Royal author Penny Junor, in her 2017 book “The Duchess”, explains: “The Queen had wanted [Camilla] gone. [Charles] made it perfectly clear to anyone who would listen that Camilla was a non-negotiable part of his life.”
In his 2006 book “William’s Princess”, veteran royal author Robert Jobson argues that, during this time, Prince William was sensitive to how his father and stepmother were perceived – and learned from Charles’ tenacity.
Mr Jobson writes: “Charles’ apparent need for there to be a public acceptance of Camilla placed the identity of the Prince of Wales’ consort firmly in the public spotlight, inviting the press to take notes but strictly on Palace terms.
“Where Prime Minister Baldwin had simply insisted that no public would tolerate Wallis Simpson on the throne, Prince Charles set out to convert a nation to his will through spin.
“Breaking the mould when it comes to matters of the heart, and struggling to find a comfortable co-existence with the press are traits Charles would pass on to his son.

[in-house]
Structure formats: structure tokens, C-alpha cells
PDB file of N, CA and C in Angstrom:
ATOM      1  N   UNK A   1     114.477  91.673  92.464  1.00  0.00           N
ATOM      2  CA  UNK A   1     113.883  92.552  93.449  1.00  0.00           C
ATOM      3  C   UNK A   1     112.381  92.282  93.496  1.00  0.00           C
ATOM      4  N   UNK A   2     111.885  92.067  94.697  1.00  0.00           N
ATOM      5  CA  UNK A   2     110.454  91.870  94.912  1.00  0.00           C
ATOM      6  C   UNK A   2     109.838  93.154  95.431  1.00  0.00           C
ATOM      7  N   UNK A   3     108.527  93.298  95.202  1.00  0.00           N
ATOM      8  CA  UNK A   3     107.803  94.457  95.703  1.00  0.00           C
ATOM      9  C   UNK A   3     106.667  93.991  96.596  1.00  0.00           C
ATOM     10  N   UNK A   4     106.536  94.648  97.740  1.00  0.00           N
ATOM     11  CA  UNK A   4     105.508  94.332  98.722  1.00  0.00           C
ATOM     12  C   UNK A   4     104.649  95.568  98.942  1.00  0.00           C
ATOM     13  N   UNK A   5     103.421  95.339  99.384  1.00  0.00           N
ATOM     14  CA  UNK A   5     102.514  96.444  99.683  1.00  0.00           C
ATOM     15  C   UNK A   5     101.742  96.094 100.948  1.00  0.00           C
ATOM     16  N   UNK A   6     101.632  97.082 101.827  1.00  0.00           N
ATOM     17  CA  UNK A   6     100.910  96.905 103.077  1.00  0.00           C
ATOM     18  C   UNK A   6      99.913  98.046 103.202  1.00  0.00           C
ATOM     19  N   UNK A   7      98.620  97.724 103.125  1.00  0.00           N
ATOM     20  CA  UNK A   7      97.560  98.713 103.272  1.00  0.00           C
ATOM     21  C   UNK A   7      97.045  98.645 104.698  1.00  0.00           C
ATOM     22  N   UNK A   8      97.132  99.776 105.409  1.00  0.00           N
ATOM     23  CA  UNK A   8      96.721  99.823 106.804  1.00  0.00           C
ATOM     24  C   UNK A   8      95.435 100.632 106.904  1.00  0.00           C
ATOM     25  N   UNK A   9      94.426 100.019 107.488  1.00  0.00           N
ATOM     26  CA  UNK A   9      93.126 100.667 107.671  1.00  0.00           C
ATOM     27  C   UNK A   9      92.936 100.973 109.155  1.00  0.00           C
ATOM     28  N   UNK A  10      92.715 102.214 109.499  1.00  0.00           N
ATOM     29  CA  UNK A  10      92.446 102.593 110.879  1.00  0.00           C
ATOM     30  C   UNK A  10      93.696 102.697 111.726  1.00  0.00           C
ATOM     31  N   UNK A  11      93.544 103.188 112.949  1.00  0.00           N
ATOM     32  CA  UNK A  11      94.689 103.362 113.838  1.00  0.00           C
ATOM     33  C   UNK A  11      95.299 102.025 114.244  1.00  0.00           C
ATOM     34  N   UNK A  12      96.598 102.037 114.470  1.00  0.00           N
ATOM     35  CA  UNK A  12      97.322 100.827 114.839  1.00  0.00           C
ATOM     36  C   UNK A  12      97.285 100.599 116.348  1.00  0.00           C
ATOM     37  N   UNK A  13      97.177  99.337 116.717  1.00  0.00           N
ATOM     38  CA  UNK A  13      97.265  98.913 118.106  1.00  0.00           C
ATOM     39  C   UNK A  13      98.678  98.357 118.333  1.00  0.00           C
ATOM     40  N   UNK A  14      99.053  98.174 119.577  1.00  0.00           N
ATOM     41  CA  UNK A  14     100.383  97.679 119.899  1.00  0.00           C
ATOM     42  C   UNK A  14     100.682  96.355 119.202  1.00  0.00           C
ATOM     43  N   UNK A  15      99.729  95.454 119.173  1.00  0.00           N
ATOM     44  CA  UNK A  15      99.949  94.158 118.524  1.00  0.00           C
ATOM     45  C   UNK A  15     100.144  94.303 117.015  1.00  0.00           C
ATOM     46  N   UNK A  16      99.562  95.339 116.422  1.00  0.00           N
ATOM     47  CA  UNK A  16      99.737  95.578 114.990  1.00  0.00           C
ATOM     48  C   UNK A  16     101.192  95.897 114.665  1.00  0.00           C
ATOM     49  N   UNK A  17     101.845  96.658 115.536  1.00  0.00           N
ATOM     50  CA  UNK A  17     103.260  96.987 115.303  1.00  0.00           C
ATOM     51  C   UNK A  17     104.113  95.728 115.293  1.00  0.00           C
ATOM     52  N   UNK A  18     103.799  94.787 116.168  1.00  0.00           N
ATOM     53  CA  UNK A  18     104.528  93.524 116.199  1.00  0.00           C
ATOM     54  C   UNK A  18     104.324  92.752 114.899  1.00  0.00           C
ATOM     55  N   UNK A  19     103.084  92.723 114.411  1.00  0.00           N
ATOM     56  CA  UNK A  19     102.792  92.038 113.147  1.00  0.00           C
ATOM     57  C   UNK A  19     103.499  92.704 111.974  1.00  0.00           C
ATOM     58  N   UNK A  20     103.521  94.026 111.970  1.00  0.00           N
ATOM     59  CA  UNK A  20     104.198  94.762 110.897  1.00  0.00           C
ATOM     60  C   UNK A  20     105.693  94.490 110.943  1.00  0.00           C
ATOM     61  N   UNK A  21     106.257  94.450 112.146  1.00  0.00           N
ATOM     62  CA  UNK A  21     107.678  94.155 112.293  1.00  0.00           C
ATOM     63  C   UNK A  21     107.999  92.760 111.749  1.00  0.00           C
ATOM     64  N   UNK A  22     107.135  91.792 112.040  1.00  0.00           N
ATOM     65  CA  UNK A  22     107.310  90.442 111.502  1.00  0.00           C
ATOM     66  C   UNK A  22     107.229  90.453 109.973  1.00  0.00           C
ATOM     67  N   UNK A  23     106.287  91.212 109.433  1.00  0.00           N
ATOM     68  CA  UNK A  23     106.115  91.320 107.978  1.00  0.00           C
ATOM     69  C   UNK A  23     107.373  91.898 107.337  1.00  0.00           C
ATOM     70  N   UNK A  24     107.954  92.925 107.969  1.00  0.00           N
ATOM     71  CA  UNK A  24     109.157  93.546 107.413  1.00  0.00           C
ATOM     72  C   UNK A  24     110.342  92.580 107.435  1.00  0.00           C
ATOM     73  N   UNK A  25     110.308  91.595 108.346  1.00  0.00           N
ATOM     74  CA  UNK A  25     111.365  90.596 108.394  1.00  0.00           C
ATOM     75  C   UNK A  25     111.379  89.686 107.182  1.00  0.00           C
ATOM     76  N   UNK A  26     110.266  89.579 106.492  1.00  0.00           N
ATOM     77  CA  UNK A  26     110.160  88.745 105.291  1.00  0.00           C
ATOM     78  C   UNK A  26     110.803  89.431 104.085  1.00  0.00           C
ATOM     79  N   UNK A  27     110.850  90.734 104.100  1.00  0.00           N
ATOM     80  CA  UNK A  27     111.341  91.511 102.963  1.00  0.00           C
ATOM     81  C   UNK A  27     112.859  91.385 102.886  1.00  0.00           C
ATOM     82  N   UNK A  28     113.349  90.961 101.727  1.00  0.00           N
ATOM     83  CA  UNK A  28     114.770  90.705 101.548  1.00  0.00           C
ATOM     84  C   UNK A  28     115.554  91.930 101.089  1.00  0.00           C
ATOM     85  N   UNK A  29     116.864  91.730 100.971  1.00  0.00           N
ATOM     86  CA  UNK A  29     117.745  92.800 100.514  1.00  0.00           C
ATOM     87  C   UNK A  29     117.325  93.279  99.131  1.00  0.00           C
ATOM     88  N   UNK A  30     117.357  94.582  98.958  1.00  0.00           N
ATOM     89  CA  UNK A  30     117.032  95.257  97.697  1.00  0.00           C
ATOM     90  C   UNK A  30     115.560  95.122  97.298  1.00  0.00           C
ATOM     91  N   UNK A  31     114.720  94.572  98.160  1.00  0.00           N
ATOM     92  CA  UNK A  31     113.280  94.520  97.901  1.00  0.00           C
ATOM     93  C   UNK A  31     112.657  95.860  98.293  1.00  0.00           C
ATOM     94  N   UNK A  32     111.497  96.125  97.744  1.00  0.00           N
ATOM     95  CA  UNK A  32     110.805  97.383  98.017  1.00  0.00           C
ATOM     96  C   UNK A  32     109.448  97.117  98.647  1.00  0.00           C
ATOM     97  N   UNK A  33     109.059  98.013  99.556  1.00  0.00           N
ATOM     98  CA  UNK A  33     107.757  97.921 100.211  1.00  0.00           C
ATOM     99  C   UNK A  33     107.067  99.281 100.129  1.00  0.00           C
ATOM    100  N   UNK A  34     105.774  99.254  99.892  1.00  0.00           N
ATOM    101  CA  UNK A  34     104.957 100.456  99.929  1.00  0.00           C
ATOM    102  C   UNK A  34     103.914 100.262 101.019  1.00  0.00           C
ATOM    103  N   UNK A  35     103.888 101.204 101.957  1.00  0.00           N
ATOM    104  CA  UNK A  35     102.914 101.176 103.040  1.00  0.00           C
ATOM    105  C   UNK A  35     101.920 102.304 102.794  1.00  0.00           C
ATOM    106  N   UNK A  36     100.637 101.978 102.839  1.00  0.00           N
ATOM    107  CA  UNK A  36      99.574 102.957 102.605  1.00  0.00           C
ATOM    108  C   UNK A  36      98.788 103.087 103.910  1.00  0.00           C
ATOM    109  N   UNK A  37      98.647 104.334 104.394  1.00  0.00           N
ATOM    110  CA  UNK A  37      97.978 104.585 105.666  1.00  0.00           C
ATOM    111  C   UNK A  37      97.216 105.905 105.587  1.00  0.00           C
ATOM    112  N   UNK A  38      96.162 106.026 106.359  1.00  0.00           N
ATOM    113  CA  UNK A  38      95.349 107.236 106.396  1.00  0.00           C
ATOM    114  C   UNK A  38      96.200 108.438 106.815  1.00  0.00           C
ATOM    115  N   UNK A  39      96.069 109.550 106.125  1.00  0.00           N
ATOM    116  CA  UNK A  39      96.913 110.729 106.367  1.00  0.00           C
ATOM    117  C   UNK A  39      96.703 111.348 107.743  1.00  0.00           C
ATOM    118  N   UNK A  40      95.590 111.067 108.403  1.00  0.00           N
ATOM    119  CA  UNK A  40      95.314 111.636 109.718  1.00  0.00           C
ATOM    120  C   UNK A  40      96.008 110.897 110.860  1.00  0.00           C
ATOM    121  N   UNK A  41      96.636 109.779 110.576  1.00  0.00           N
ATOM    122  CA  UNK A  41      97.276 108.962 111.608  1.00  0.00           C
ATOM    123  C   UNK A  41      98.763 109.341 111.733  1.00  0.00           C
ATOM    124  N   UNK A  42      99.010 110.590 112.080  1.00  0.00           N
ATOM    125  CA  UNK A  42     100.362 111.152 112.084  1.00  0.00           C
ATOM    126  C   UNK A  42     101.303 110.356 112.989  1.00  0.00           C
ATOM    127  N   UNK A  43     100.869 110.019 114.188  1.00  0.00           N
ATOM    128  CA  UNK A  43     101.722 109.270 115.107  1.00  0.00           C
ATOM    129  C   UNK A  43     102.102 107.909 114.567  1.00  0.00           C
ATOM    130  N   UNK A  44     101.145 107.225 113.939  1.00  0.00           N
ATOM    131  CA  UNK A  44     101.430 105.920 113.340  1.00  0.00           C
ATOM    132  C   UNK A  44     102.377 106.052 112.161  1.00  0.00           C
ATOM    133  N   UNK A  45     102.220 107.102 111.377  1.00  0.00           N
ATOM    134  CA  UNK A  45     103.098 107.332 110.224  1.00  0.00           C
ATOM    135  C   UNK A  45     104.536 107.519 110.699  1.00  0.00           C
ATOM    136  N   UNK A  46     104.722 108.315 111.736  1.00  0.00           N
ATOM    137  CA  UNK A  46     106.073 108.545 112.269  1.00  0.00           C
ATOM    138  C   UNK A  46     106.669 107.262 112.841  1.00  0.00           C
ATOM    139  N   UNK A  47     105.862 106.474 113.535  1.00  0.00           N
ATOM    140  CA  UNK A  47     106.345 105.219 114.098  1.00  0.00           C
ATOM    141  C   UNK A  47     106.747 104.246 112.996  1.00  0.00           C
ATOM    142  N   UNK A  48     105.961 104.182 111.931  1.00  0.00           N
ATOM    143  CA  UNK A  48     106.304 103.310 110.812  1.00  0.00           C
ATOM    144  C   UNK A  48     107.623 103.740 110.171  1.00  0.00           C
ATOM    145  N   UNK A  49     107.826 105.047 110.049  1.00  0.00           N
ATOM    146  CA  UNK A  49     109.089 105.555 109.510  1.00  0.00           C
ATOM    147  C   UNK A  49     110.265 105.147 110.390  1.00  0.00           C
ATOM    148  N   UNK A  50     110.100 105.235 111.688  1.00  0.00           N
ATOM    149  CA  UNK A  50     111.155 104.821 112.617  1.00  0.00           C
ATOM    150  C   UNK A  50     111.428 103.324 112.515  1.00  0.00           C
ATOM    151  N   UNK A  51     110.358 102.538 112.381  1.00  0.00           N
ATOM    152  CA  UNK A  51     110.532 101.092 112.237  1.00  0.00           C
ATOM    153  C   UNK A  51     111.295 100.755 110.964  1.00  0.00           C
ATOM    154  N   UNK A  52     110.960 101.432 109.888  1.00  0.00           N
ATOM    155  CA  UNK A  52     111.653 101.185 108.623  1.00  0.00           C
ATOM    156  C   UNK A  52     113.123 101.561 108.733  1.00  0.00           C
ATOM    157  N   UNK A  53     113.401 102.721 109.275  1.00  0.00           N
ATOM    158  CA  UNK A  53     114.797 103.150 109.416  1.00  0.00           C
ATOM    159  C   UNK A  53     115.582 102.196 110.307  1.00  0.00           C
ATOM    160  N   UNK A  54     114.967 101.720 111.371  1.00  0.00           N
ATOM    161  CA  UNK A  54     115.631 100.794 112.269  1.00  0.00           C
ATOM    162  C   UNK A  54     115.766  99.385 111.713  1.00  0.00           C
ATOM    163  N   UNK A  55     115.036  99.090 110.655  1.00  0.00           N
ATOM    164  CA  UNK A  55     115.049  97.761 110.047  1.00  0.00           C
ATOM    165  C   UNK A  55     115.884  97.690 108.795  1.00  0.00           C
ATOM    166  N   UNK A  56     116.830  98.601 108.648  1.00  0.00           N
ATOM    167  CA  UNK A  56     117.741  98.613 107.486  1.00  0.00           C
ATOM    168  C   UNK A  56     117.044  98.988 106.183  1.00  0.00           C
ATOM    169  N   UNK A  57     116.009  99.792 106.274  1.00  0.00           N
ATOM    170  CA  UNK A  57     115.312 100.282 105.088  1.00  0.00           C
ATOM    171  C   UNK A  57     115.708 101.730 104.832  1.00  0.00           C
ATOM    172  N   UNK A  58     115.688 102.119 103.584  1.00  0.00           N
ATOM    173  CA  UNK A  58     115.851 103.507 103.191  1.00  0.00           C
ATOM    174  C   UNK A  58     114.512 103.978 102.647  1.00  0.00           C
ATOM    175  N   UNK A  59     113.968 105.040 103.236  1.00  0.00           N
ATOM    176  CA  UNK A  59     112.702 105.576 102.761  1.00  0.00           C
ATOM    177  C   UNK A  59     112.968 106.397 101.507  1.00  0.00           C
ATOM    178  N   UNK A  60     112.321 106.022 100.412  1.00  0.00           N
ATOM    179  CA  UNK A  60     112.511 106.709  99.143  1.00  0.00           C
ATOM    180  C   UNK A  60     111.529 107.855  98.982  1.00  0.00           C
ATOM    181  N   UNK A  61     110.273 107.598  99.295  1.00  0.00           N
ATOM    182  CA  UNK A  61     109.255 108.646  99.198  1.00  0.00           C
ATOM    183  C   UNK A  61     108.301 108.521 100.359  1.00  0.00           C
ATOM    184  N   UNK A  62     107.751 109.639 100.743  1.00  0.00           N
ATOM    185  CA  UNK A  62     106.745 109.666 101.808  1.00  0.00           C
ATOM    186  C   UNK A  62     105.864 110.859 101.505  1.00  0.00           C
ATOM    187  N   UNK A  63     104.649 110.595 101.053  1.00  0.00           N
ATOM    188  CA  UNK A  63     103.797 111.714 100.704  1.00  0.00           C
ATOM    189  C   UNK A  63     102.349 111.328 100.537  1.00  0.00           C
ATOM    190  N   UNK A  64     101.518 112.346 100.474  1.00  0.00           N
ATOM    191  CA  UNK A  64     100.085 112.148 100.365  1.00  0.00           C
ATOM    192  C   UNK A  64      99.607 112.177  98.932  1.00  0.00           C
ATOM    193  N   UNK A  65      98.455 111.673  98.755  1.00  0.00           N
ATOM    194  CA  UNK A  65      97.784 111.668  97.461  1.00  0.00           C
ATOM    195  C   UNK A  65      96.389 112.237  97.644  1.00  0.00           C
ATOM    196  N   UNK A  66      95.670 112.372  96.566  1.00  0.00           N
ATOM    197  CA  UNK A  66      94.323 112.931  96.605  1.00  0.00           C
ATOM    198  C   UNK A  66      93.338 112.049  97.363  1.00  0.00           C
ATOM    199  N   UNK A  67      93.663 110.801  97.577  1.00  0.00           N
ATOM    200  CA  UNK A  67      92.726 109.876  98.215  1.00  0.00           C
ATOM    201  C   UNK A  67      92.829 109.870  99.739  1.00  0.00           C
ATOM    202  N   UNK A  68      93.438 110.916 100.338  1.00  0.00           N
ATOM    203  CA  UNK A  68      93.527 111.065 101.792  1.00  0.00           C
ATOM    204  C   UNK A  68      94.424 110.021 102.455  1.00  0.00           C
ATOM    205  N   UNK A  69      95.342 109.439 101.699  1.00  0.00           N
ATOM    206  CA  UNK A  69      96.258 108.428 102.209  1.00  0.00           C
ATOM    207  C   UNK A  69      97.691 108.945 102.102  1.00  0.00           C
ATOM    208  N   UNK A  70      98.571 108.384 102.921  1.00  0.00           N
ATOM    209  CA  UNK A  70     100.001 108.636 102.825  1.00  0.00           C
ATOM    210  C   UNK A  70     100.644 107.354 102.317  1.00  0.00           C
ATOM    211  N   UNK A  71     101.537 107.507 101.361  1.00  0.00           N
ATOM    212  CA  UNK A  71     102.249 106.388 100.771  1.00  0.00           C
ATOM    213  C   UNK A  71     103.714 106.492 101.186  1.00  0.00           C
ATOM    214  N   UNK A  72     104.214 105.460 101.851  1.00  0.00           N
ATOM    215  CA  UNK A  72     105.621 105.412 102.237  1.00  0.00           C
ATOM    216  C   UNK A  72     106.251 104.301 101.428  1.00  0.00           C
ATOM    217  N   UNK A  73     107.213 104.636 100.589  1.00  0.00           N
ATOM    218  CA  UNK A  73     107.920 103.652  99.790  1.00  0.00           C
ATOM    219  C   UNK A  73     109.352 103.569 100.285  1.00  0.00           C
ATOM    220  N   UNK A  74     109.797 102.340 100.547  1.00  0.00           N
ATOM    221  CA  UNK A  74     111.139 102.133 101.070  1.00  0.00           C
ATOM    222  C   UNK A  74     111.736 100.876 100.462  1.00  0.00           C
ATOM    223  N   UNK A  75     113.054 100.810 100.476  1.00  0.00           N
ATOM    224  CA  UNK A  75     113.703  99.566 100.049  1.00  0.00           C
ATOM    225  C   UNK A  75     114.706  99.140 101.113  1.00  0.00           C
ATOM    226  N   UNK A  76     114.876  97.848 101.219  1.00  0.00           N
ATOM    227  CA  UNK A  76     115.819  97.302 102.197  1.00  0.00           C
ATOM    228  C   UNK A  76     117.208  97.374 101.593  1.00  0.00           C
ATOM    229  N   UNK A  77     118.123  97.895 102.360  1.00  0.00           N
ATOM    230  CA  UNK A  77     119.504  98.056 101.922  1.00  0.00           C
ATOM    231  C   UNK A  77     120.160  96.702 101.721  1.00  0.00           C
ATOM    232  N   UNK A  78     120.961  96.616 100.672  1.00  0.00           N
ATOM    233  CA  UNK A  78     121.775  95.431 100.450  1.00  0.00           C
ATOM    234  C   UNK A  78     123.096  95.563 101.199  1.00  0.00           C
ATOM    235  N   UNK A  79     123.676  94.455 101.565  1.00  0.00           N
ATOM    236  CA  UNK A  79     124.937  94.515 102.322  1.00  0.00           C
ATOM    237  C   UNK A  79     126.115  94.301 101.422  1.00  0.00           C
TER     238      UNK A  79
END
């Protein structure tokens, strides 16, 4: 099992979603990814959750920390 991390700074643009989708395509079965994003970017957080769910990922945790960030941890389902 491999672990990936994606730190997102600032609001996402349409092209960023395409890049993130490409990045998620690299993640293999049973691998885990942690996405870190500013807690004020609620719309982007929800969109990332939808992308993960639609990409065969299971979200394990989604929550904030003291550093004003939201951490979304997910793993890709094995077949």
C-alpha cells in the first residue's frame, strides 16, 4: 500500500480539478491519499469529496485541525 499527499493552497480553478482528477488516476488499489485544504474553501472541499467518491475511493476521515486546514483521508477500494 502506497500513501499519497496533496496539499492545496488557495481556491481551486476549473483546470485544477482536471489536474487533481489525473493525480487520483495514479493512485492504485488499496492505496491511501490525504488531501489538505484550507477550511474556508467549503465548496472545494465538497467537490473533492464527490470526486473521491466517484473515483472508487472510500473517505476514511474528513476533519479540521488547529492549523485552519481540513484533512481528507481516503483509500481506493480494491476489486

“After all, Prince William is an impressionable and intuitive young man who has always taken keen interest in the press coverage of his parents’ divorce and affairs.
“He was there to witness the story unfolding on both sides, seeing what made it into the newspapers and onto the screens, knowing what was really going on behind closed doors and, to some extent, gaining an insight into how events were presented by [Charles’ Press Secretary] Mark Bolland.
“It would make a lasting impression on the young prince, as witnessed later on in his own attempts to lead the press a merry dance when it came to his private life – particularly in his blossoming and deepening relationship with Kate.”
The author points towards William’s famous words in 2005 as an instance of the prince hiding his true feelings for his future bride form the world’s media.
Prince Charles and Camilla timeline (Image: DX)
When on a skiing holiday with his family and the then-Miss Middleton, William appeared to rubbish any thoughts of marriage, saying: “Look, I’m only 22 for God’s sake.”
However Mr Jobson writes: “William is no fool.
“The denial of any serious thoughts of marriage blurted out so apparently carelessly was, in fact, a smokescreen designed to cool the media frenzy about William’s steady girlfriend.
“It was for show; a way of dampening down speculation about him and Kate; a way of protecting her from the press.”